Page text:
Whatever your opinions were on Phish‘s exclusive Sirius XM concert at The Met Philly on 12/13/19, we can all agree on one thing: tickets were hard to get. We’re not talking about Charleston-“hard,” where people were reportedly offering up to three hundred dollars for a ticket outside the venue. We’re talking even-harder-than-floors-for-MSG-New-Year’s-Eve “hard.”
As most fans are aware, no tickets were sold for this event. Instead, SiriusXM subscribers were prompted to enter a series of email raffles or call into SiriusXM Phish Radio to attempt to get through to program hosts Ari Fink and Jonathan Schwartz for their on-air “Met Drops”—a task that quickly proved easier said than done as nonstop calls tied up SiriusXM phone lines and eager callers even began spilling over to other Sirius stations’ numbers with their hopeful outreach. Due to the inherent exclusivity of this massive underplay, the vast majority of ticket seekers were ultimately unsuccessful in their pre-show Met Philly endeavors.
That didn’t stop several hundred ticketless hopefuls from showing up anyway in search of one of the coveted “golden tickets.” Fans hung around the ticket winners’ line at The Met attempting to trade four NYE floor tickets or as much as $1,000 cash for a ticket into the 3,500-capacity venue. As these ambitious fans milled around North Broad Street on that chilly Tuesday afternoon, it was difficult not to feel for them. These people were clearly committed to finding their way inside for the smallest Phish show in two decades, and it looked as though most (if not all) of them would go home disappointed.
However, as the show began, reports of ticketless fans finding their way in began to flood social media. After all the stress, fuss, and fraught fist-shaking, all of the fans who showed up got in—for free.
In a blog post on phish.net entitled “Miracle at the Met,” fan Tommy Whittaker (a.k.a. @Quidley), detailed his role in the process by which close to three hundred ticketless fans found their way inside. As more and more people arrived, an “unofficial” list of each person in line and the order in which they arrived was formed, in order to keep everything fair.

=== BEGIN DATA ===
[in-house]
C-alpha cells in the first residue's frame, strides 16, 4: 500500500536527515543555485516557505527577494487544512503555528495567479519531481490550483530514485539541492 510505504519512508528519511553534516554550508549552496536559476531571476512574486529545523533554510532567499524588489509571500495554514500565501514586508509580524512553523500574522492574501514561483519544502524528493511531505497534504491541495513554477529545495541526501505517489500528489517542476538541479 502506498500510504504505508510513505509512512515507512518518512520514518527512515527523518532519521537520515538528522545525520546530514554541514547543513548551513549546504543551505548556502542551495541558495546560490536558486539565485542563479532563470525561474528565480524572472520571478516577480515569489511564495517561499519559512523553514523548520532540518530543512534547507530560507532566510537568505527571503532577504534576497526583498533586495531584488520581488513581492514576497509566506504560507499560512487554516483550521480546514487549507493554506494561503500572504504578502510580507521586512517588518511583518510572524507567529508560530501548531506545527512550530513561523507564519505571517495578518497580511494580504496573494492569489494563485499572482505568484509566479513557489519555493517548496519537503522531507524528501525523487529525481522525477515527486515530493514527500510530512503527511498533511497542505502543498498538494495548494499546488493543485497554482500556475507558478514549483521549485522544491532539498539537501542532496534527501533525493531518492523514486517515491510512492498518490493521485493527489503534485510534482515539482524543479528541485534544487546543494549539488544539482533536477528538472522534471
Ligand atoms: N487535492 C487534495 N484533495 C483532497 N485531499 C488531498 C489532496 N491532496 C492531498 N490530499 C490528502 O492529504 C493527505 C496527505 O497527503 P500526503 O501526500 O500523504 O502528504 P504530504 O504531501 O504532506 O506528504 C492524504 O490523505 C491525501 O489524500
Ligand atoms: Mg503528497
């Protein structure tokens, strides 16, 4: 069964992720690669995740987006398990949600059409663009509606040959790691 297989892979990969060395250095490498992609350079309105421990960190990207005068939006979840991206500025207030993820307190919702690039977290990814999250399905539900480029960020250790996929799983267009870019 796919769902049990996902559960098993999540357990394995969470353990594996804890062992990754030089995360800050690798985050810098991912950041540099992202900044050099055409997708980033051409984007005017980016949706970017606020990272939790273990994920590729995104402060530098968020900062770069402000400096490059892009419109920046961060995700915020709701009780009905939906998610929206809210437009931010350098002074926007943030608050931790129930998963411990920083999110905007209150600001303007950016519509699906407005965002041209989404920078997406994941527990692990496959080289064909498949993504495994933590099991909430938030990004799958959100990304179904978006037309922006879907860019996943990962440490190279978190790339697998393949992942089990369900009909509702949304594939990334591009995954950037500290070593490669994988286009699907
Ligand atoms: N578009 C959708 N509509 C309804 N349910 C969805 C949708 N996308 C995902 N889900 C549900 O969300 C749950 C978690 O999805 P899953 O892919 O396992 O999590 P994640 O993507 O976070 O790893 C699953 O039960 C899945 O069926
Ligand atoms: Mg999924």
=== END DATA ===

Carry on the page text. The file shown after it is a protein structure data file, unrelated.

When Whittaker arrived around 2 p.m., he was given number 132. As he explains, despite his skepticism at his low station on the totem pole, he stepped into a very important position outside The Met: the custodian of “the line.” Notes Whittaker about his arrival at The Met on the afternoon of December 3rd,
From the point I signed up until around 5:30 pm, I heard many random rumors and varied accounts as to how/when/if this would happen. Pre-show anxiety was at an all-time high for all involved, so I decided to take matters into my own hands and get the information straight from the Sirius people.
Bryan Kirk, the proprietor of ubiquitous lot gear vendor The Overhead View, was another patient fan who decided to take the chance and see if he could catch a miracle at The Met, getting number 92 in line not long before Whittaker showed up. The waiting was no less stressful for him.
“Everyone was doing math and trying to figure out how many people would get in,” Kirk tells Live For Live Music. “As the day went on, info started to leak…40 tickets held back, 60 unconfirmed emails, maybe more who didn’t get there by 5. I was starting to get excited that I might actually get in.”